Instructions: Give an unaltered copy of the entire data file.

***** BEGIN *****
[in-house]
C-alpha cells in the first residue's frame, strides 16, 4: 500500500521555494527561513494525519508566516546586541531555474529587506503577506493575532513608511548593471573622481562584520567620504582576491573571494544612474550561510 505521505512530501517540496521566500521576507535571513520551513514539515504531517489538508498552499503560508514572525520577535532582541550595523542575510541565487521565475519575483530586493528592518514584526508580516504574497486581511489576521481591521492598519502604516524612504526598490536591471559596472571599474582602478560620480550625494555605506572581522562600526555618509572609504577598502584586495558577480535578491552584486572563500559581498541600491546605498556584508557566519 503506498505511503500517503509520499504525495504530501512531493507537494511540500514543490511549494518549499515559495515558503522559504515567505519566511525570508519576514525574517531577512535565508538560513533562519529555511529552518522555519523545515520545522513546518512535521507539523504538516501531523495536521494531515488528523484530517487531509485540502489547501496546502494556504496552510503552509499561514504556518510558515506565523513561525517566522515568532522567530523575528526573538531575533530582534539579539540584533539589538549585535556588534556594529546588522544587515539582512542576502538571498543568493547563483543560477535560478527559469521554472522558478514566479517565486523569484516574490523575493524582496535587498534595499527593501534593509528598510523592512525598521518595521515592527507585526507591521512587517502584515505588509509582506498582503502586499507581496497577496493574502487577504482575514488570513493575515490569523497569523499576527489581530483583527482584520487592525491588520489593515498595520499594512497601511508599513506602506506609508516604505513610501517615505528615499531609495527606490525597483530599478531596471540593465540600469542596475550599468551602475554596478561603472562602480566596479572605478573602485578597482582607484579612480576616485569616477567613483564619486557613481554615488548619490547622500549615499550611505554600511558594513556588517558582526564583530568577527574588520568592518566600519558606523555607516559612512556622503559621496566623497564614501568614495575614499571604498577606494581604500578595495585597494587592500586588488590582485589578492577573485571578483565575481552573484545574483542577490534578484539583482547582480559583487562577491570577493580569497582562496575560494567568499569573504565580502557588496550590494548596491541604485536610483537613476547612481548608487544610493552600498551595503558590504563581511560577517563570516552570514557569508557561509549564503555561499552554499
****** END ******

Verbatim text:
[in-house]
C-alpha cells in the first residue's frame, strides 16, 4: 500500500521555494527561513494525519508566516546586541531555474529587506503577506493575532513608511548593471573622481562584520567620504582576491573571494544612474550561510 505521505512530501517540496521566500521576507535571513520551513514539515504531517489538508498552499503560508514572525520577535532582541550595523542575510541565487521565475519575483530586493528592518514584526508580516504574497486581511489576521481591521492598519502604516524612504526598490536591471559596472571599474582602478560620480550625494555605506572581522562600526555618509572609504577598502584586495558577480535578491552584486572563500559581498541600491546605498556584508557566519 503506498505511503500517503509520499504525495504530501512531493507537494511540500514543490511549494518549499515559495515558503522559504515567505519566511525570508519576514525574517531577512535565508538560513533562519529555511529552518522555519523545515520545522513546518512535521507539523504538516501531523495536521494531515488528523484530517487531509485540502489547501496546502494556504496552510503552509499561514504556518510558515506565523513561525517566522515568532522567530523575528526573538531575533530582534539579539540584533539589538549585535556588534556594529546588522544587515539582512542576502538571498543568493547563483543560477535560478527559469521554472522558478514566479517565486523569484516574490523575493524582496535587498534595499527593501534593509528598510523592512525598521518595521515592527507585526507591521512587517502584515505588509509582506498582503502586499507581496497577496493574502487577504482575514488570513493575515490569523497569523499576527489581530483583527482584520487592525491588520489593515498595520499594512497601511508599513506602506506609508516604505513610501517615505528615499531609495527606490525597483530599478531596471540593465540600469542596475550599468551602475554596478561603472562602480566596479572605478573602485578597482582607484579612480576616485569616477567613483564619486557613481554615488548619490547622500549615499550611505554600511558594513556588517558582526564583530568577527574588520568592518566600519558606523555607516559612512556622503559621496566623497564614501568614495575614499571604498577606494581604500578595495585597494587592500586588488590582485589578492577573485571578483565575481552573484545574483542577490534578484539583482547582480559583487562577491570577493580569497582562496575560494567568499569573504565580502557588496550590494548596491541604485536610483537613476547612481548608487544610493552600498551595503558590504563581511560577517563570516552570514557569508557561509549564503555561499552554499